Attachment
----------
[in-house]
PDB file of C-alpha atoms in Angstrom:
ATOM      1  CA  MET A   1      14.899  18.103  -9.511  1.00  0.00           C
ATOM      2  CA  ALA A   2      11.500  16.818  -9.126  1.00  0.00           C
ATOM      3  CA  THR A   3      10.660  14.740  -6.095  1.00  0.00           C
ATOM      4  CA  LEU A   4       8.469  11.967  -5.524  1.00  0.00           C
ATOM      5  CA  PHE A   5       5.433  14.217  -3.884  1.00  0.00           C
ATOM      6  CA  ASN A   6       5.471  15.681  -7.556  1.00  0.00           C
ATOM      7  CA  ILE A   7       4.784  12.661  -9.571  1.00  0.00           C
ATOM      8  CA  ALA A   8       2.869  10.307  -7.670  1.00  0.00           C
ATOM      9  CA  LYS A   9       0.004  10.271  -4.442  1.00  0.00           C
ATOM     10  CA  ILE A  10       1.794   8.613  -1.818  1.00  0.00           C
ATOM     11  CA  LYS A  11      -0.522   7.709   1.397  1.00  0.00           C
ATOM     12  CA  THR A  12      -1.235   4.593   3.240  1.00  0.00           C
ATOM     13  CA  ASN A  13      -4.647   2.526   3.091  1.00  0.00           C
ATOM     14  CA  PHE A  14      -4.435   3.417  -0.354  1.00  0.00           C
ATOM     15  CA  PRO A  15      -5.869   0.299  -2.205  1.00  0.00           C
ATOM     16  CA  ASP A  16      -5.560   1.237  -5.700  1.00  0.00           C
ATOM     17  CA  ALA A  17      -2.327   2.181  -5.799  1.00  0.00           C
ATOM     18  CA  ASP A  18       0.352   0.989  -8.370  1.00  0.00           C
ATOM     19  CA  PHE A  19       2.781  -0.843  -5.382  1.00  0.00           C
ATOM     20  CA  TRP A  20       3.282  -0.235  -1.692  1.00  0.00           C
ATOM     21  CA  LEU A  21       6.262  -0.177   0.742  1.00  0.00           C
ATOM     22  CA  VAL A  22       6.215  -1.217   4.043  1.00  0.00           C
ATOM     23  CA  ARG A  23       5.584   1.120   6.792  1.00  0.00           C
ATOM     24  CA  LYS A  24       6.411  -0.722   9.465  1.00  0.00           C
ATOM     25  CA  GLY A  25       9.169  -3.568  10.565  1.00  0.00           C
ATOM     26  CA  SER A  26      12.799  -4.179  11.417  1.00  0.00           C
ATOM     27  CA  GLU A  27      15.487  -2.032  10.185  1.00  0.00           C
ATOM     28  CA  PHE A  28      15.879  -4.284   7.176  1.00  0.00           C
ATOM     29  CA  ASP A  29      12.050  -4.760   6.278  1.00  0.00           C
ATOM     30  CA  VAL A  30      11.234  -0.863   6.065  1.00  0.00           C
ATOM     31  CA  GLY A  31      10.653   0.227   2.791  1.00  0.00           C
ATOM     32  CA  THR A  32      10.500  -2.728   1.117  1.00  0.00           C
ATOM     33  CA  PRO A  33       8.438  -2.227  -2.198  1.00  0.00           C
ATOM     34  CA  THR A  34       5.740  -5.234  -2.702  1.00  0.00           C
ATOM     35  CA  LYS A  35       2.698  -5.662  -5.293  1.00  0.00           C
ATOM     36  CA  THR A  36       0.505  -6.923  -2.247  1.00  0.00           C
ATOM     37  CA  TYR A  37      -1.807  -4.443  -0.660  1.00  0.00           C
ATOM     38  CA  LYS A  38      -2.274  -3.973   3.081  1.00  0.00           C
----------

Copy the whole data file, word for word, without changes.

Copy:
[in-house]
PDB file of C-alpha atoms in Angstrom:
ATOM      1  CA  MET A   1      14.899  18.103  -9.511  1.00  0.00           C
ATOM      2  CA  ALA A   2      11.500  16.818  -9.126  1.00  0.00           C
ATOM      3  CA  THR A   3      10.660  14.740  -6.095  1.00  0.00           C
ATOM      4  CA  LEU A   4       8.469  11.967  -5.524  1.00  0.00           C
ATOM      5  CA  PHE A   5       5.433  14.217  -3.884  1.00  0.00           C
ATOM      6  CA  ASN A   6       5.471  15.681  -7.556  1.00  0.00           C
ATOM      7  CA  ILE A   7       4.784  12.661  -9.571  1.00  0.00           C
ATOM      8  CA  ALA A   8       2.869  10.307  -7.670  1.00  0.00           C
ATOM      9  CA  LYS A   9       0.004  10.271  -4.442  1.00  0.00           C
ATOM     10  CA  ILE A  10       1.794   8.613  -1.818  1.00  0.00           C
ATOM     11  CA  LYS A  11      -0.522   7.709   1.397  1.00  0.00           C
ATOM     12  CA  THR A  12      -1.235   4.593   3.240  1.00  0.00           C
ATOM     13  CA  ASN A  13      -4.647   2.526   3.091  1.00  0.00           C
ATOM     14  CA  PHE A  14      -4.435   3.417  -0.354  1.00  0.00           C
ATOM     15  CA  PRO A  15      -5.869   0.299  -2.205  1.00  0.00           C
ATOM     16  CA  ASP A  16      -5.560   1.237  -5.700  1.00  0.00           C
ATOM     17  CA  ALA A  17      -2.327   2.181  -5.799  1.00  0.00           C
ATOM     18  CA  ASP A  18       0.352   0.989  -8.370  1.00  0.00           C
ATOM     19  CA  PHE A  19       2.781  -0.843  -5.382  1.00  0.00           C
ATOM     20  CA  TRP A  20       3.282  -0.235  -1.692  1.00  0.00           C
ATOM     21  CA  LEU A  21       6.262  -0.177   0.742  1.00  0.00           C
ATOM     22  CA  VAL A  22       6.215  -1.217   4.043  1.00  0.00           C
ATOM     23  CA  ARG A  23       5.584   1.120   6.792  1.00  0.00           C
ATOM     24  CA  LYS A  24       6.411  -0.722   9.465  1.00  0.00           C
ATOM     25  CA  GLY A  25       9.169  -3.568  10.565  1.00  0.00           C
ATOM     26  CA  SER A  26      12.799  -4.179  11.417  1.00  0.00           C
ATOM     27  CA  GLU A  27      15.487  -2.032  10.185  1.00  0.00           C
ATOM     28  CA  PHE A  28      15.879  -4.284   7.176  1.00  0.00           C
ATOM     29  CA  ASP A  29      12.050  -4.760   6.278  1.00  0.00           C
ATOM     30  CA  VAL A  30      11.234  -0.863   6.065  1.00  0.00           C
ATOM     31  CA  GLY A  31      10.653   0.227   2.791  1.00  0.00           C
ATOM     32  CA  THR A  32      10.500  -2.728   1.117  1.00  0.00           C
ATOM     33  CA  PRO A  33       8.438  -2.227  -2.198  1.00  0.00           C
ATOM     34  CA  THR A  34       5.740  -5.234  -2.702  1.00  0.00           C
ATOM     35  CA  LYS A  35       2.698  -5.662  -5.293  1.00  0.00           C
ATOM     36  CA  THR A  36       0.505  -6.923  -2.247  1.00  0.00           C
ATOM     37  CA  TYR A  37      -1.807  -4.443  -0.660  1.00  0.00           C
ATOM     38  CA  LYS A  38      -2.274  -3.973   3.081  1.00  0.00           C